NEW YORK (Reuters) – Oil prices surged 2 percent on Friday and were on track to end a run of weekly declines on signs that Iran sanctions may limit global supply and that a trade war may not curb China’s appetite for U.S. crude. U.S. crude was $1.20 higher at $69.03.
U.S. crude was set to be up more than 4.7 percent on the week, after seven consecutive declines and Brent was on track for a 5.8 percent rise after three weeks of falling prices.
“Both crude markers are on track to end a steady run of weekly declines. This is largely due to a tightening fundamental outlook on the back of looming Iranian supply shortages,” said Stephen Brennock, analyst at London brokerage PVM Oil Associates.
Brent crude oil rose $1.29 a barrel to $76.02 by 10:27 a.m. EDT after earlier touching a high of $76.42.
Concerns that an escalating trade dispute between China the U.S. could slow economic growth and weigh on crude purchases eased slightly after sources told Reuters that China’s Unipec will resume purchases of U.S. crude oil in October, after a two-month halt due to the dispute.
At the same time, concerns about global crude supply intensified with signs that U.S. sanctions on Iran are curbing shipments.
The U.S. government reimposed sanctions on Iran this month after withdrawing from a 2015 international nuclear deal, which Washington saw as inadequate for curbing Tehran’s activities in the Middle East and denying it the means to make an atomic bomb. Tehran says it has no ambitions to make such a weapon.
Iran is the third-biggest producer in the Organization of the Petroleum Exporting Countries, supplying around 2.5 million barrels per day (bpd) of crude and condensate to markets this year, equivalent to about 2.5 percent of global consumption.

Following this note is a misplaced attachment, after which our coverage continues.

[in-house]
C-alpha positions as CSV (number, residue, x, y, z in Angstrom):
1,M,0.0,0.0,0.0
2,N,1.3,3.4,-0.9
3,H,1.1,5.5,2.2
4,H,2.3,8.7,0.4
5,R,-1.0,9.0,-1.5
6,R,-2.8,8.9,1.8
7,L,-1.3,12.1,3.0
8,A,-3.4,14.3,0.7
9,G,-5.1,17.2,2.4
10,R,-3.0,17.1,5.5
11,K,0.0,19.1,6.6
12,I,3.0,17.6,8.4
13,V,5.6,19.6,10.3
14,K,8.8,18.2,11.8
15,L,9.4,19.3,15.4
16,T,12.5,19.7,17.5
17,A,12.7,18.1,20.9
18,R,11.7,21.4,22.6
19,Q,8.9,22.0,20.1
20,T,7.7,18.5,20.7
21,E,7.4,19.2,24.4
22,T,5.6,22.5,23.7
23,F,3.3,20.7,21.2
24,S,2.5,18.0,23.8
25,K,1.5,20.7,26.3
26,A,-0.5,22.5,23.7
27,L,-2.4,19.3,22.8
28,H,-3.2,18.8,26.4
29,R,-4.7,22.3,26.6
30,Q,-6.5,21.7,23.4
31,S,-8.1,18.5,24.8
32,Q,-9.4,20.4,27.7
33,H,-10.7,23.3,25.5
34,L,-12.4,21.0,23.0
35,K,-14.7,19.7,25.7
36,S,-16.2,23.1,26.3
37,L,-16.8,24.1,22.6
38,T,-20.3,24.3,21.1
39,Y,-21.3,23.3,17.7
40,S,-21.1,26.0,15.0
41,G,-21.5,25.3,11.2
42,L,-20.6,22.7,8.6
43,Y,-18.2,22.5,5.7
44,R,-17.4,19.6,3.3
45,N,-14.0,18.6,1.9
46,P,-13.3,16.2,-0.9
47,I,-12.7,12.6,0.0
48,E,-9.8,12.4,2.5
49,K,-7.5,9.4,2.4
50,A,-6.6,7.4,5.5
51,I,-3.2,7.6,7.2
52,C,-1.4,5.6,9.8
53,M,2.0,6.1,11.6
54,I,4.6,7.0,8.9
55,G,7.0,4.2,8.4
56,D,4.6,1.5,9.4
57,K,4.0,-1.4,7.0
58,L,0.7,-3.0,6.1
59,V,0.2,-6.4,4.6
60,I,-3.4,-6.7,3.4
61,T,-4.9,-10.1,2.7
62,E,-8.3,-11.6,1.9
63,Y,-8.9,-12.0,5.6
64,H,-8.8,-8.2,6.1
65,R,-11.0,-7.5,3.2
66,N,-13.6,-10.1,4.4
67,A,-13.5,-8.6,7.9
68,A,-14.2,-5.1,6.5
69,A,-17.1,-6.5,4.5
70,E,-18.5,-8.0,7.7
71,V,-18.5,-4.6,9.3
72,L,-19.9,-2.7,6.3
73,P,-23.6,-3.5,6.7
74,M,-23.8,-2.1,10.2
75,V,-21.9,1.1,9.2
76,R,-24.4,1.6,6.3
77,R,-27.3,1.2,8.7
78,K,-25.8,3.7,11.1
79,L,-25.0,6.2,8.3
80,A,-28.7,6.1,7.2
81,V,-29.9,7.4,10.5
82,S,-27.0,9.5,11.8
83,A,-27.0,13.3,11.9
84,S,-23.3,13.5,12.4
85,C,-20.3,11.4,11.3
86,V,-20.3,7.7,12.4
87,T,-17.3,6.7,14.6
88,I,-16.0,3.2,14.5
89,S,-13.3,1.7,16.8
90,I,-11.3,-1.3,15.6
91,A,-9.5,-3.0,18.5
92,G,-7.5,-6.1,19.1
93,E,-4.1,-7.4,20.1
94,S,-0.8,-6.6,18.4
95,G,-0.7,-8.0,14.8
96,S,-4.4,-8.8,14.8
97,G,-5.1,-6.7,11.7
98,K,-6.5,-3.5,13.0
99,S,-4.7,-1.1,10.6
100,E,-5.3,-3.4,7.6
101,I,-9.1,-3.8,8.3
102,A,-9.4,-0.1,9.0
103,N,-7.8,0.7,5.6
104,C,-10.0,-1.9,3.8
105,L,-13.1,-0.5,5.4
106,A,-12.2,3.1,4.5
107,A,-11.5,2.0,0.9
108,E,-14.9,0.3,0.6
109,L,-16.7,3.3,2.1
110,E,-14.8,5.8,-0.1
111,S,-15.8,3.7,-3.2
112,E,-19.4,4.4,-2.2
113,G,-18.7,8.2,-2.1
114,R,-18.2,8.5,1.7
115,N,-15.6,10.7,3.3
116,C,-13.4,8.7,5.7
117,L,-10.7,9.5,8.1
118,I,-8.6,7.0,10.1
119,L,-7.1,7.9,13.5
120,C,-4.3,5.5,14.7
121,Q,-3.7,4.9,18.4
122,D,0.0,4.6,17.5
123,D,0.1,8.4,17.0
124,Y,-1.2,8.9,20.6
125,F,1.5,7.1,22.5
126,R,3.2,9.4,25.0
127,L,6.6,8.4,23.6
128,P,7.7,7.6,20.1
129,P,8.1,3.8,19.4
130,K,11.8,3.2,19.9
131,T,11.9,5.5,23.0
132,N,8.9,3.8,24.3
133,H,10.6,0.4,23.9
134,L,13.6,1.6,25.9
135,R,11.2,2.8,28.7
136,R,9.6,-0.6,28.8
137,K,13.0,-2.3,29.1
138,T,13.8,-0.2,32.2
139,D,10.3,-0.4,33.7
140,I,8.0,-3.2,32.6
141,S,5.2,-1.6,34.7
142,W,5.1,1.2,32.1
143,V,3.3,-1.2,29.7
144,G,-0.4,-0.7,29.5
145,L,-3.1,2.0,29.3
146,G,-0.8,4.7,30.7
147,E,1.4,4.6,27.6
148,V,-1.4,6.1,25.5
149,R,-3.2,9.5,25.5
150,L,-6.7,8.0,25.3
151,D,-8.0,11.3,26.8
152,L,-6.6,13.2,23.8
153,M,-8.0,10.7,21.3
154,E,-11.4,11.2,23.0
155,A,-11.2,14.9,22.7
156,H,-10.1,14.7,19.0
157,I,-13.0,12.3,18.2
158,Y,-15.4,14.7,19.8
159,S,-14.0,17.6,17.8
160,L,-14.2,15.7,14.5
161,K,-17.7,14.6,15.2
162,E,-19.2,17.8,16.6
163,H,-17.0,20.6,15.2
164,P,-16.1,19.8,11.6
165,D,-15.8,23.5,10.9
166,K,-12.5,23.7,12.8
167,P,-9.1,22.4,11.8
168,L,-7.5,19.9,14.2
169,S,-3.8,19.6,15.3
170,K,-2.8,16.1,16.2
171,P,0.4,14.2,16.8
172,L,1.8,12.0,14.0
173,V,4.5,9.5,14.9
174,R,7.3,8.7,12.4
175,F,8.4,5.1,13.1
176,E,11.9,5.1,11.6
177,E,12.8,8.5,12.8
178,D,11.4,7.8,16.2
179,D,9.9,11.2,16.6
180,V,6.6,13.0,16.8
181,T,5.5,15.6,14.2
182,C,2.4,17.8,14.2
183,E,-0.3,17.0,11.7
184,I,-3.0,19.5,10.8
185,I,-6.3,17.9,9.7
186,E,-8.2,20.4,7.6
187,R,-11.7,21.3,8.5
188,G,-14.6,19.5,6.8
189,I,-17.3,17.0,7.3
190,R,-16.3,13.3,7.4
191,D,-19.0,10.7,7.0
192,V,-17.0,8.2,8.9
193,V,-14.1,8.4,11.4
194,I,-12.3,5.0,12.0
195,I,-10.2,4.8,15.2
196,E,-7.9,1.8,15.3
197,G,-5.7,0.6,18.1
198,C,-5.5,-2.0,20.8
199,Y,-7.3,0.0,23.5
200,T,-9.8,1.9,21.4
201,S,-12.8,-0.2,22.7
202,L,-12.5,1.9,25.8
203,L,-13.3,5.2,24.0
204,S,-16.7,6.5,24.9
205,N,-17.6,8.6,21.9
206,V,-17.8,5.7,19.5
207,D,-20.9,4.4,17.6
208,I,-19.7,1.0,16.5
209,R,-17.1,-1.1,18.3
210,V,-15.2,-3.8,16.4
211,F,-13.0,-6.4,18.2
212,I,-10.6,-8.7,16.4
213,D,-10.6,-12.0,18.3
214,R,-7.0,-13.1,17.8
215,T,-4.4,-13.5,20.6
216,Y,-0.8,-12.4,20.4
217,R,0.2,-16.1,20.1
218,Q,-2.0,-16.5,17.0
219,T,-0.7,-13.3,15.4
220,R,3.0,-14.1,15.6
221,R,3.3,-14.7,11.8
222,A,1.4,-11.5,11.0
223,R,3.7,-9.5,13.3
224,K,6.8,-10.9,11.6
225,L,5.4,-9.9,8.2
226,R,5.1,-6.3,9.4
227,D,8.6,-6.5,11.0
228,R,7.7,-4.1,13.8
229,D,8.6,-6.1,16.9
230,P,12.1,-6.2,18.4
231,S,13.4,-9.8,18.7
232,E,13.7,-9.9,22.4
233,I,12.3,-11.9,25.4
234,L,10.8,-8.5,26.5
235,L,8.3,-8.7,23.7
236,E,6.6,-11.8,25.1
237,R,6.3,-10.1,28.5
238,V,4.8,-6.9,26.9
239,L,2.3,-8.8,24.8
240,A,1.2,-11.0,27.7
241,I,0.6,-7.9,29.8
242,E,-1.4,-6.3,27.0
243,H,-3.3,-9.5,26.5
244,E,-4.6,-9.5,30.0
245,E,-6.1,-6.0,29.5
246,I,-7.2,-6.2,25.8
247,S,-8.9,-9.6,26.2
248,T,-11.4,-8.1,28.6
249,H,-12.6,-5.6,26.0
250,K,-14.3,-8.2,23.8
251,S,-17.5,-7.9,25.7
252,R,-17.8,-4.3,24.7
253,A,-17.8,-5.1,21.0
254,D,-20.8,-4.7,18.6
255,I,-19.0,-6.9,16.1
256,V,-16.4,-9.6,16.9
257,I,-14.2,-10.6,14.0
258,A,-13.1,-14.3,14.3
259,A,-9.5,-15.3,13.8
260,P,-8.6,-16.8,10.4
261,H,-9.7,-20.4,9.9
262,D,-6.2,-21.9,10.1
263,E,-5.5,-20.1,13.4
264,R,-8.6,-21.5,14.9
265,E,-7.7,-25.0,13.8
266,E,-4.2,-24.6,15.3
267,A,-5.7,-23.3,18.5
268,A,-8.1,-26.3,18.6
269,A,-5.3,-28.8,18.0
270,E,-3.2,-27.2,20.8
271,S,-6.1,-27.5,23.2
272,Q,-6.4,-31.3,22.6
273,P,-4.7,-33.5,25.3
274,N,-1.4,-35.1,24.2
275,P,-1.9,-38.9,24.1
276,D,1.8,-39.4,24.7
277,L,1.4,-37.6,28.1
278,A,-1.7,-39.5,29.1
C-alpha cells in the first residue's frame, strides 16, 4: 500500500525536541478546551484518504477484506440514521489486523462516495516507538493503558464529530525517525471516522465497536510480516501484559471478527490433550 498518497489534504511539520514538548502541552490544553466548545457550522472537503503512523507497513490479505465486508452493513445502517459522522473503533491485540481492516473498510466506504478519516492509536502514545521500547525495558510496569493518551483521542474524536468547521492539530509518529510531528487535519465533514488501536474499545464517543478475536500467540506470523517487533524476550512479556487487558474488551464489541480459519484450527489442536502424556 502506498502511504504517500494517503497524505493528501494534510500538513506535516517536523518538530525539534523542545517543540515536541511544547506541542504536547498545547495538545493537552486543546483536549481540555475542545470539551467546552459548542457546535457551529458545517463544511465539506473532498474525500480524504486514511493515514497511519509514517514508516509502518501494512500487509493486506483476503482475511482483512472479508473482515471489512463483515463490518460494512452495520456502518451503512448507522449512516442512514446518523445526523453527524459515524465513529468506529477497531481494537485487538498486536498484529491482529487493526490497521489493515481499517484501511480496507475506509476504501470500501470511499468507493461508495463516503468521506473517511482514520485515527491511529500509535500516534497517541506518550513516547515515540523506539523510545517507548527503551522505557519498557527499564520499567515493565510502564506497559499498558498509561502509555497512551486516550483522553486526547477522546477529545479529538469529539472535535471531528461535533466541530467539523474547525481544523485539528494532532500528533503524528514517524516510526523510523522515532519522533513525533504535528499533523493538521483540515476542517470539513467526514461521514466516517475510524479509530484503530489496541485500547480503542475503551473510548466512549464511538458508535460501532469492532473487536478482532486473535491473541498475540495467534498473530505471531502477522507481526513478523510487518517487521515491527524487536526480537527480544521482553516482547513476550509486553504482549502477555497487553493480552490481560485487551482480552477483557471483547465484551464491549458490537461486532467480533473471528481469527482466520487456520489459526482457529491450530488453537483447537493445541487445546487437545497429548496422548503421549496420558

“Third-party reports indicate that Iranian tanker loadings are already down by around 700,000 bpd in the first half of August relative to July, which if it holds will exceed most expectations,” U.S. investment bank Jefferies said on Friday.
“We expect that by Q4 the market will be dealing with either undersupply, dwindling spare capacity – or both,” it added.
Energy consultancy FGE says it expects Iran’s crude and condensate exports to drop below 1 million bpd by mid-2019.
The dollar index served as a tailwind, said Bob Yawger, director of futures at Mizuho in New York. A key index of the dollar versus a basket of other currencies .DXY fell on Friday, boosting the price of oil and other dollar denominated commodities.
Traders kept an eye on the North Sea, where workers on three oil and gas platforms plan to strike next month. Oil production will stop during the strikes. The three fields contribute about 45,000 to 50,000 bpd to the North Sea’s Forties and Brent crude streams.
The market also awaited weekly data on the U.S. rig count, an indicator of future production, at about 1 p.m. EDT.
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